Delia Gonzalez and Gavin Russom, The Days of Mars
Jackson and his Computer Band, Smash
Village Voice, December 6, 2005
by Simon Reynolds
Performance art duo Delia Gonzalez and Gavin Russom created some people’s fave track of 2004 with their side project Black Leotard Front. A 15-minute odyssey of space funk, “Casual Friday” reconfigured the nightclub glitterball as a wondrous polyhedron-faceted planet. It also pointed to an underacknowledged interzone connecting prog and disco, based in the genres’ shared penchant for long instrumentals, flashy musicianship, and post-hippie utopianism. On their debut album, DG & GR continue their kosmisch quest to locate the missing link between Manuel Gottsching's E2: E4 and Sueño Latino’s “Sueño Latino.” But they’ve dropped the beat, leaving just the pulse. The sequenced flutter of “Rise” creates a paradoxical feeling of serene tension, “Relevee” braids arpeggiated synth lines into a gently writhing spire of sound, “13 Moons” wafts veil after veil of shimmering translucence, and the closing “Black Spring” is like tantric sex, minus the sex. Fabulous stuff, but make no mistake, DFA hip factor notwithstanding, this isn’t “the latest thing.” It’s actually a time-travel trip back to ’70s analog synth rock. The sheer expanse of The Days of Mars (four pieces in 50 minutes) recalls the album-side-long canvases daubed by such as Edgar Froese, Klaus Schulze, and Tim Blake. Russom, his beard blending indistinguishably into his long, lank locks, even resembles one of those Kraut-rockers who turned New Agey, like Deuter.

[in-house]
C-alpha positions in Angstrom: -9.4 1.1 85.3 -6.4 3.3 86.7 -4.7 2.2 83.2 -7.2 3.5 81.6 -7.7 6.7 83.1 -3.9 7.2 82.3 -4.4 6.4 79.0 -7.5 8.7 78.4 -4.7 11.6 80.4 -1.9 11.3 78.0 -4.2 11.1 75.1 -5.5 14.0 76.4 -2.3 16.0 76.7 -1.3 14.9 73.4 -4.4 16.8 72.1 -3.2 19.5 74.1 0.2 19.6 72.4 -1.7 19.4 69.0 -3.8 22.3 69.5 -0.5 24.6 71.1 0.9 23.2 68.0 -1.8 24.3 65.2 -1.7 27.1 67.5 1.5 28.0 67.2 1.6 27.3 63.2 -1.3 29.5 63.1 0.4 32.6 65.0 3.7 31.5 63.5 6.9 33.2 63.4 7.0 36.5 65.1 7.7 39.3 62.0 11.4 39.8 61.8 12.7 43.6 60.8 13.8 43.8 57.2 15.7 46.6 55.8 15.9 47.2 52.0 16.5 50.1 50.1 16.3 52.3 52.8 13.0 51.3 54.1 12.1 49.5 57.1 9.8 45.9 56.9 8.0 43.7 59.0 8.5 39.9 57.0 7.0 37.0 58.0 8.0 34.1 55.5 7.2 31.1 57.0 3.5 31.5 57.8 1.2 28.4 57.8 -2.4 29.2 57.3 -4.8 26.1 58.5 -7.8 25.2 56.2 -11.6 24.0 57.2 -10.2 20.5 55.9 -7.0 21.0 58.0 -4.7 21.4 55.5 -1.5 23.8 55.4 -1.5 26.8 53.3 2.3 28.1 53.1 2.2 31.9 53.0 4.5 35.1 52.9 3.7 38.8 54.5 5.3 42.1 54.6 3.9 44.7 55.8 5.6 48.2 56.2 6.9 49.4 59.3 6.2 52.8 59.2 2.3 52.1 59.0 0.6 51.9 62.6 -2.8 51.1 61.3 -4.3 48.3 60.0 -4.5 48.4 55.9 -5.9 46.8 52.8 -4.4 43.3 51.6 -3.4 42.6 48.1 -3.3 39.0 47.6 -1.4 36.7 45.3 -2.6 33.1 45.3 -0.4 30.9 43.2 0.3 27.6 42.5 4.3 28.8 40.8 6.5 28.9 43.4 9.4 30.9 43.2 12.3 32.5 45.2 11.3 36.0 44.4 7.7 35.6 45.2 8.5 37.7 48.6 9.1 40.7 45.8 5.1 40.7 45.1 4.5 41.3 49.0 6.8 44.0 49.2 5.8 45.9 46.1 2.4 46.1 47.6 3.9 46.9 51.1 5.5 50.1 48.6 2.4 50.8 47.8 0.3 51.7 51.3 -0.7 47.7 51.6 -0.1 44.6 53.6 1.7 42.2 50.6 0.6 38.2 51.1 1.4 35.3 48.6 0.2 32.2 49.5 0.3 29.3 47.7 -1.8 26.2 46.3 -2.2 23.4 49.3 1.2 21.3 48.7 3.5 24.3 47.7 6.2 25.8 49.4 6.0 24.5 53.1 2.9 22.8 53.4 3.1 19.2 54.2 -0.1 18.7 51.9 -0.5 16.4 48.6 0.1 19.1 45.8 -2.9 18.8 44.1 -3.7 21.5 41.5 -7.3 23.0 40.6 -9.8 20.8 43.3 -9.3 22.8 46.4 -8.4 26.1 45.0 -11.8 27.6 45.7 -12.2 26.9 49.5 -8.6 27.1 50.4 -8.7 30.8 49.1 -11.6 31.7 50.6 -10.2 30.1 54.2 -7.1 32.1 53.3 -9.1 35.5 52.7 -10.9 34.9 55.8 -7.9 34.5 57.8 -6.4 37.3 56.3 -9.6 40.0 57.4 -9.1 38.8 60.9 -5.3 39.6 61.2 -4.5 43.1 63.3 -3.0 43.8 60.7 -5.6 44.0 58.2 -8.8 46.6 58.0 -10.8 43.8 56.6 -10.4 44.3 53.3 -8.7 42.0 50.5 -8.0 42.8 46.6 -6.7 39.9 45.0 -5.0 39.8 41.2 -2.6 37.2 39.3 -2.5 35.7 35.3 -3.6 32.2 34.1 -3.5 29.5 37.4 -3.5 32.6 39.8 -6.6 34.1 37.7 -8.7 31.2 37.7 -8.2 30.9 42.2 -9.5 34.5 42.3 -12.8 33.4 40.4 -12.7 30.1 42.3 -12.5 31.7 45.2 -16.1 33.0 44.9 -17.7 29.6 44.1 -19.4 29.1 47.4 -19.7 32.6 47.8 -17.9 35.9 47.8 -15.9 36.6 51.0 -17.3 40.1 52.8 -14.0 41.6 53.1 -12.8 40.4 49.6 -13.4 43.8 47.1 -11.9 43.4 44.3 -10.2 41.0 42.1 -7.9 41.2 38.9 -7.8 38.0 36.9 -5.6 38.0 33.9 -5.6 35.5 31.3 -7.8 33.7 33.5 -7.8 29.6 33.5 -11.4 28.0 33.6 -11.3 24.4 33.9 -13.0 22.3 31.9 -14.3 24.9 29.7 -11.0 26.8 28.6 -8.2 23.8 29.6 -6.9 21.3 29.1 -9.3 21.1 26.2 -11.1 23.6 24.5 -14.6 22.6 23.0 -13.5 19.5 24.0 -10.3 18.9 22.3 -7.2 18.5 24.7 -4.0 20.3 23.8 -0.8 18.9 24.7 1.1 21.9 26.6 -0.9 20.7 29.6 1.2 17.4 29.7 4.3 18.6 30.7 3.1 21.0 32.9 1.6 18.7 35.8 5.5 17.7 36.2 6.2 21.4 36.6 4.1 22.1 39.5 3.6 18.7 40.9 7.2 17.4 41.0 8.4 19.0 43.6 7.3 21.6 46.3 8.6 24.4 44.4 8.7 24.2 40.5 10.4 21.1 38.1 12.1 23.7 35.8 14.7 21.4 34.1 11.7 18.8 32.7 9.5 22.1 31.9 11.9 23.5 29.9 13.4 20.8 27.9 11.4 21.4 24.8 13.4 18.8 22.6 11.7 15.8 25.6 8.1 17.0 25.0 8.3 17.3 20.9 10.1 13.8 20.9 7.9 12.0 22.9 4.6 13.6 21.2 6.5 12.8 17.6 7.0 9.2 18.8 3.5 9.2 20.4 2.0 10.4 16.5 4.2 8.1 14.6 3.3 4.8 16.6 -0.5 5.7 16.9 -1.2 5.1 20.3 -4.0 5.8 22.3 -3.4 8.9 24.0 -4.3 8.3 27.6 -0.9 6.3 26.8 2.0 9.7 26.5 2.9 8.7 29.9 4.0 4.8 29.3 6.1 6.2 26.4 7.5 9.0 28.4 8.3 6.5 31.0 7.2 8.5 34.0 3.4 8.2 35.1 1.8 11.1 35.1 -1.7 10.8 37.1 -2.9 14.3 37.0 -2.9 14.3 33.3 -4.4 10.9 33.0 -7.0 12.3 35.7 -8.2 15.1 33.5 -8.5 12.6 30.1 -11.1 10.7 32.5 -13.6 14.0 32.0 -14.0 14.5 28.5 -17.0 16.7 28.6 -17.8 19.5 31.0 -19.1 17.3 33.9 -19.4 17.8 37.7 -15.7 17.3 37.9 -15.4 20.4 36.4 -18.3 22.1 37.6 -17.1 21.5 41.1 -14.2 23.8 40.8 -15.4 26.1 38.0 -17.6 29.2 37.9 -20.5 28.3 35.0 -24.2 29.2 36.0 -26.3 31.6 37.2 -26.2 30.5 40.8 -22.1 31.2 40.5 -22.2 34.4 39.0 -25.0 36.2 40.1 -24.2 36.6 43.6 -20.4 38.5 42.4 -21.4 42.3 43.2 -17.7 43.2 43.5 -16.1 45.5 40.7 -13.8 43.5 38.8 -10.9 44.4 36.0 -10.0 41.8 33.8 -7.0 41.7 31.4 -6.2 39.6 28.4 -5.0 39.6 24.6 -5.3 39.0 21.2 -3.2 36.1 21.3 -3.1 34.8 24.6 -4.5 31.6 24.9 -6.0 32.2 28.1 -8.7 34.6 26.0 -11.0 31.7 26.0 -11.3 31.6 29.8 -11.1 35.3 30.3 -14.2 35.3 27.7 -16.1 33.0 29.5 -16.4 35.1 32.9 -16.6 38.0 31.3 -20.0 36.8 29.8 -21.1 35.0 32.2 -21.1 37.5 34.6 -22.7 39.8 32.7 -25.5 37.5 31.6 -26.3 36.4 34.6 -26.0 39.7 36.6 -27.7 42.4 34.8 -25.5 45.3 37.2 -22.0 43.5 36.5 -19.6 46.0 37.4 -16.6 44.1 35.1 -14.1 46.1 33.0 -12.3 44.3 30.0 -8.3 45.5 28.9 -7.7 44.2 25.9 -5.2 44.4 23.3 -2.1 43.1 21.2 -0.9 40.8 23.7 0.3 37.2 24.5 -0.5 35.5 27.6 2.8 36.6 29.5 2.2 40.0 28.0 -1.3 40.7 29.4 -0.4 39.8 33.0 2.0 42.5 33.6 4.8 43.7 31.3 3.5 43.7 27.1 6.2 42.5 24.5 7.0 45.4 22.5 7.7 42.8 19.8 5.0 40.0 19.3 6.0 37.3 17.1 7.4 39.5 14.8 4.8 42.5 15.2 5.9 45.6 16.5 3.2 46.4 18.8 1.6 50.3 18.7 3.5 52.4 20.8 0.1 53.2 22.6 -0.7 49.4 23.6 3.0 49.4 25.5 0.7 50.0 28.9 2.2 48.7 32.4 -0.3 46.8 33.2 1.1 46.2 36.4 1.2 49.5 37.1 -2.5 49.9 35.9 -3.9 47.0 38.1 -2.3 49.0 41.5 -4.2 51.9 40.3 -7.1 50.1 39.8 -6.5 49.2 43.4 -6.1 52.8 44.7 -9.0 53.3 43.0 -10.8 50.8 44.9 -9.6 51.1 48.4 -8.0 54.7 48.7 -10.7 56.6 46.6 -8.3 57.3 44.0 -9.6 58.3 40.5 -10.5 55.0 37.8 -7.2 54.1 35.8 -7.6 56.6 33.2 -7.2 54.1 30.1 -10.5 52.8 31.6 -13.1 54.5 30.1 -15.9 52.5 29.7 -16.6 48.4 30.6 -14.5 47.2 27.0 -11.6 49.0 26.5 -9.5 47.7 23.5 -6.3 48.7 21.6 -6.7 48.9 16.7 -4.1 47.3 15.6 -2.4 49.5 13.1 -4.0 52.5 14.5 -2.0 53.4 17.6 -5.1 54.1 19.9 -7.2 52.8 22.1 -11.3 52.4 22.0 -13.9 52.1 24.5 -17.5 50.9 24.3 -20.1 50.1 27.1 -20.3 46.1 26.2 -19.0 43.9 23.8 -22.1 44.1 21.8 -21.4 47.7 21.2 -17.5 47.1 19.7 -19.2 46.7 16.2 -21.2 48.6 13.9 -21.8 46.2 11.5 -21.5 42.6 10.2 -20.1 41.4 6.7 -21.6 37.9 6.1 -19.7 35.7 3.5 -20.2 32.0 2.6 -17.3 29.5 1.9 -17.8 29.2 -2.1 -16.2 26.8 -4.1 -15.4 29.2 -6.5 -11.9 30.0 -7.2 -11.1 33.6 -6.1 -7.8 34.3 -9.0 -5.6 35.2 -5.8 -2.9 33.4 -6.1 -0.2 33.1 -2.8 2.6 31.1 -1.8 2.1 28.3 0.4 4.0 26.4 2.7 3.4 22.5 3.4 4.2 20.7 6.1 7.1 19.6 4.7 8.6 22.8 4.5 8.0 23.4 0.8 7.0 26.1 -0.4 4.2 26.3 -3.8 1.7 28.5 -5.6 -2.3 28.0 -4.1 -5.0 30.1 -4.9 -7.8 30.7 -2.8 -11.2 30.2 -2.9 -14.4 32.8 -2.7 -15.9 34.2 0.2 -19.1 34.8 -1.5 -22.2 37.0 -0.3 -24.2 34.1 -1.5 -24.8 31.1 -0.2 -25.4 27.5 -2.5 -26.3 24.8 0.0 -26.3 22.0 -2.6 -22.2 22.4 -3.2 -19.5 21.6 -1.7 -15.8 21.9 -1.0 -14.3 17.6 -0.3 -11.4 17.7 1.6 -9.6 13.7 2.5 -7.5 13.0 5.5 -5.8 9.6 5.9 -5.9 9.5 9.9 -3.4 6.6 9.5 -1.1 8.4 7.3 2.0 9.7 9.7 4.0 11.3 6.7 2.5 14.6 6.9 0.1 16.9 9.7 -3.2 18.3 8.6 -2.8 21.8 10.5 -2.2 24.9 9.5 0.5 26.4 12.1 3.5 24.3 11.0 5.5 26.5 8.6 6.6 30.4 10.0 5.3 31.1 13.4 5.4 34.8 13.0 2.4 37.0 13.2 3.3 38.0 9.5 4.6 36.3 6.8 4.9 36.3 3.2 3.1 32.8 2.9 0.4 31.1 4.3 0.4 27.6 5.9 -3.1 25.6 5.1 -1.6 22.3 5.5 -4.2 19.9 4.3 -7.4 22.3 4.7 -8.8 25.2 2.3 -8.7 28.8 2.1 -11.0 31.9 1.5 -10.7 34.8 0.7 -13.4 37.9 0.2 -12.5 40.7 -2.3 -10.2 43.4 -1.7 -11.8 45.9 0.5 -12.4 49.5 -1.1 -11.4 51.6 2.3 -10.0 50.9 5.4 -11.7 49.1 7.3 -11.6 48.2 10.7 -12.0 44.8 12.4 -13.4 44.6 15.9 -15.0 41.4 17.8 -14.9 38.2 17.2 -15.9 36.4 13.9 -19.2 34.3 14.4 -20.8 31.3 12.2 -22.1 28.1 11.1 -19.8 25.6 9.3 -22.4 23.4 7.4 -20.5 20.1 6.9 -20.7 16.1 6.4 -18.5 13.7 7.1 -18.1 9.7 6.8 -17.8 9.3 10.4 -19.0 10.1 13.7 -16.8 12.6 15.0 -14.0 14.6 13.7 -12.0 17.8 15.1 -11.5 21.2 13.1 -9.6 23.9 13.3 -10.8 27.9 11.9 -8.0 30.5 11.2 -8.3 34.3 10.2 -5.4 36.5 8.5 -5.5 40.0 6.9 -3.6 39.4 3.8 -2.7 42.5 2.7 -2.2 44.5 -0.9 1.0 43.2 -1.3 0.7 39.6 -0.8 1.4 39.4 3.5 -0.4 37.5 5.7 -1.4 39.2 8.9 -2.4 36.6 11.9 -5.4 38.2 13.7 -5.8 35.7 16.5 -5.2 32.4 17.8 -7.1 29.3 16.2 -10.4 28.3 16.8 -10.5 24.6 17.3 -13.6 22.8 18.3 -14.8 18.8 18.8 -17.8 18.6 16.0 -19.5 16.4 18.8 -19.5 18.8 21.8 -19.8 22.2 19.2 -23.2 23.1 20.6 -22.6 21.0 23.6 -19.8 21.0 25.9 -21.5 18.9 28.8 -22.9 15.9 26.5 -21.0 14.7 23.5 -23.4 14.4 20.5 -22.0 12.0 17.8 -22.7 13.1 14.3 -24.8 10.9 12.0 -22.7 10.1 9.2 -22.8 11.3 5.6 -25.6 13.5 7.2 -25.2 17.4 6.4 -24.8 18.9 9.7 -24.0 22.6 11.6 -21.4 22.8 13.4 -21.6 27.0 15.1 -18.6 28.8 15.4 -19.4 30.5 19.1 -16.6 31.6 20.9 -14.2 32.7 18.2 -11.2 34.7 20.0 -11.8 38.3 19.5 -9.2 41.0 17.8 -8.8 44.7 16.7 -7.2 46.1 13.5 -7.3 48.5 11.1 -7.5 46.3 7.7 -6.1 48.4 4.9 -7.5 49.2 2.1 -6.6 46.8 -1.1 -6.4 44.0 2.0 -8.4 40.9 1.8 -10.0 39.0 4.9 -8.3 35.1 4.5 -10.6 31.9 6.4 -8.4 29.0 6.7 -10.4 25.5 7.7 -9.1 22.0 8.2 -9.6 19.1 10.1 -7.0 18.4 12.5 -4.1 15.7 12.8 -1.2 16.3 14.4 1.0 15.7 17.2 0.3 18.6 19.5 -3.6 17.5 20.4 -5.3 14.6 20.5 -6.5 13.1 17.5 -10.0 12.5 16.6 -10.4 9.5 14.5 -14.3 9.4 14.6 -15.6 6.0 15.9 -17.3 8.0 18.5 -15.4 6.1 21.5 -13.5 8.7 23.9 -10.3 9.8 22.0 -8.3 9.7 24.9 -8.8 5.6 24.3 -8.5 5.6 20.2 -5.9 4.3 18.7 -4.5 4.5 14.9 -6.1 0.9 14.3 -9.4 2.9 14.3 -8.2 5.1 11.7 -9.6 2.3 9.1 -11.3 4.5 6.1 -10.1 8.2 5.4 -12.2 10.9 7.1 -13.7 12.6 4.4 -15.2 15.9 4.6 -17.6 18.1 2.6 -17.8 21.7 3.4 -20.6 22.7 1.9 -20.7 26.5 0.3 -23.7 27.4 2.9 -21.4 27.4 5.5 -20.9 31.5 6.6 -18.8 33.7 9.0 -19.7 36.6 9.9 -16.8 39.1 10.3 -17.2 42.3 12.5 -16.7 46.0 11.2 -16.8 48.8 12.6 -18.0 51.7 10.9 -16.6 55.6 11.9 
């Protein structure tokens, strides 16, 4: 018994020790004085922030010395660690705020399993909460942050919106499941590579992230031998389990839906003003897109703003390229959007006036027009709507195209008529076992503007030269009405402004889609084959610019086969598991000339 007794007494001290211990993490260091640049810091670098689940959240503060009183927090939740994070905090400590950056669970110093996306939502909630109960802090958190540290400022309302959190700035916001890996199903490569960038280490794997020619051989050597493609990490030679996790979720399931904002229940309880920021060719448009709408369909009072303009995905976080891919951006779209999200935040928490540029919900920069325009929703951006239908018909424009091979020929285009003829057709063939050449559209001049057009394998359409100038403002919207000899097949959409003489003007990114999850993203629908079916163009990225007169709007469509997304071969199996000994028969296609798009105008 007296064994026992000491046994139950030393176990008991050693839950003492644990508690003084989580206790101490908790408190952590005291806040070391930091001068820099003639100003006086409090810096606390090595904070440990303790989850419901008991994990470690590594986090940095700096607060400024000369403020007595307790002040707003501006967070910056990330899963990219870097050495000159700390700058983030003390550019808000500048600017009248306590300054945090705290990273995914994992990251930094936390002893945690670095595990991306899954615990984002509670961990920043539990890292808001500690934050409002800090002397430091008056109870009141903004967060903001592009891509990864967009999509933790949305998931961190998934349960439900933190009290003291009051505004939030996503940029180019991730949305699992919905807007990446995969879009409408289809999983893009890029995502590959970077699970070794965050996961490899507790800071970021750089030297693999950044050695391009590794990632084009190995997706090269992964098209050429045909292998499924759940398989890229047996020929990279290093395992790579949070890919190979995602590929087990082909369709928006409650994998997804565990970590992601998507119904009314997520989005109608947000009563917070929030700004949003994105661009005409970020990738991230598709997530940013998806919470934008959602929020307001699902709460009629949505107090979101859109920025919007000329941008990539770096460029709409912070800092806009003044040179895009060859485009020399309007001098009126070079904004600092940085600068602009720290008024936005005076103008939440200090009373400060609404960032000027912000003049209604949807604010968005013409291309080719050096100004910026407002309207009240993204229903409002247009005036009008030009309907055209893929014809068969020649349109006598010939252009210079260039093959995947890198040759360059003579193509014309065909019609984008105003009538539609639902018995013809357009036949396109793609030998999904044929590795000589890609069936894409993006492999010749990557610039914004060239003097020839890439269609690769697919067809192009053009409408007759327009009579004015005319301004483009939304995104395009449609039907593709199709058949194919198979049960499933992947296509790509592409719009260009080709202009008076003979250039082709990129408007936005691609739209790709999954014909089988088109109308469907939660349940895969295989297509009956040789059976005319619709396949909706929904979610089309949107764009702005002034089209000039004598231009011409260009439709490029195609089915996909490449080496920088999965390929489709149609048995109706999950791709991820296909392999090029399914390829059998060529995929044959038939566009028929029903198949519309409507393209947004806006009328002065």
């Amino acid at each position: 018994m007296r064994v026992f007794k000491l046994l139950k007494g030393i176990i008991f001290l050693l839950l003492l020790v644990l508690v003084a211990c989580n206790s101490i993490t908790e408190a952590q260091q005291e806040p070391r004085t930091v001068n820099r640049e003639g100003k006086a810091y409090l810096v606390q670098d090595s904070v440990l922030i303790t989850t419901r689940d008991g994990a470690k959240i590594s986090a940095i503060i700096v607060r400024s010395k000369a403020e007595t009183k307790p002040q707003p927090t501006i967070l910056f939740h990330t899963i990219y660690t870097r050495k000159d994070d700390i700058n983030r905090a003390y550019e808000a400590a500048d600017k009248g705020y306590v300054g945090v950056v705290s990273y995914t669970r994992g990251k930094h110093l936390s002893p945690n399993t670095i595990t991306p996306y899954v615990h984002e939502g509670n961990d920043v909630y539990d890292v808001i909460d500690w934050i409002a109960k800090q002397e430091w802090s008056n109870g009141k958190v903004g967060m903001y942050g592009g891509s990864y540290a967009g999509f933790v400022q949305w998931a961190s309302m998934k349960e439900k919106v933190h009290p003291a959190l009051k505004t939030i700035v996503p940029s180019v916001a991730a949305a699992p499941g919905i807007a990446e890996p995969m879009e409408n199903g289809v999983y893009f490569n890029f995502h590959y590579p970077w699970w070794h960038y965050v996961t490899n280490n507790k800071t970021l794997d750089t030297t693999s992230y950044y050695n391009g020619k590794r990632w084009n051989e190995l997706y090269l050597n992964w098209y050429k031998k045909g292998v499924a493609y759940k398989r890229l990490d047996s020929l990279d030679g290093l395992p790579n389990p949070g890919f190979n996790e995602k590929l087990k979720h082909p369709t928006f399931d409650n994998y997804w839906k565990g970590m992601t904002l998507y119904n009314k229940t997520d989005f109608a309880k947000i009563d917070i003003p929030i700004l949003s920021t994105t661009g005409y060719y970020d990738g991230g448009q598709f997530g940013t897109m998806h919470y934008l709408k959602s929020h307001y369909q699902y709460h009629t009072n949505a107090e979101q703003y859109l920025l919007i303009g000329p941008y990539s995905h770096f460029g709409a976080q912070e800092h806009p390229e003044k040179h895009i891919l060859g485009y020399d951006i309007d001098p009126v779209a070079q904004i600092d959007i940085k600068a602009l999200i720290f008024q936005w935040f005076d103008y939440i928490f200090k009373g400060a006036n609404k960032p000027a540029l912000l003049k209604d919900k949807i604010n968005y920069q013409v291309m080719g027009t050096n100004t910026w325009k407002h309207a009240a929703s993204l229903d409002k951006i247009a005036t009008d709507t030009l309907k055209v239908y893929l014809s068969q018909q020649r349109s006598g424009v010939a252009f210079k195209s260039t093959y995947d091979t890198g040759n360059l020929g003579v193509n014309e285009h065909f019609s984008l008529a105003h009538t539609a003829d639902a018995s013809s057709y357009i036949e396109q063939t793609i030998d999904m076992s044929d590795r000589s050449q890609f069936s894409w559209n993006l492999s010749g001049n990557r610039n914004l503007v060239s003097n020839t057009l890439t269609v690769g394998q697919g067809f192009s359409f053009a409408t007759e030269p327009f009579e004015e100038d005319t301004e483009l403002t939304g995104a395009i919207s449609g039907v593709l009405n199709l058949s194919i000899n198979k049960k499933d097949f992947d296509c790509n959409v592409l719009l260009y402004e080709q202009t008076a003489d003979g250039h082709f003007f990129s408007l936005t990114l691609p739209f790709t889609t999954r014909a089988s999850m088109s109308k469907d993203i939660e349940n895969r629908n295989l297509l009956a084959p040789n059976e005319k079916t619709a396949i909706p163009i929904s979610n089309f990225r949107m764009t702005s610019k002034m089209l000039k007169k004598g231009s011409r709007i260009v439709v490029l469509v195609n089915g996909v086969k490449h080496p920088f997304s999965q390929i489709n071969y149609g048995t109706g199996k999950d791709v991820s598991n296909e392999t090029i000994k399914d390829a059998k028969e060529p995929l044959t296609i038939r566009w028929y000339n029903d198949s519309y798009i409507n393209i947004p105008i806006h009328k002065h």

Frenchman Jackson Fourgeaud approaches the prog-disco zone from a different angle, tapping into the ’70s monsterbands’ proclivity for bombast, disjointed structures, and ornate arrangements. It’s not just the title of the opener, “Utopia,” that recalls Todd Rundgren, it’s the high vocal (beseeching “Have you really thought about utopia?”) and the production’s quality of “altitude” (what Graham Massey of progtronica outfit 808 State identified as the studio wizard’s hallmark). At times Smash resembles the step beyond Discovery that some of us hoped Daft Punk would make with Human After All. But truthfully the album ranges much further afield, connecting DAF’s industrial disko to ELO/10cc-style art-pop kitsch, and welding heavy rock’s juddering thunderbeats to house and trance’s rippling, ecstastic riffs. Sometimes it’s all too much (curse perhaps of this being a Computer Band and therefore prone to that digital temptation to nuance and layering, as opposed to Delia & Gavin’s analog-induced minimalism). But in the end, you gotta say yes to this excess. Yes please and merci beaucoup.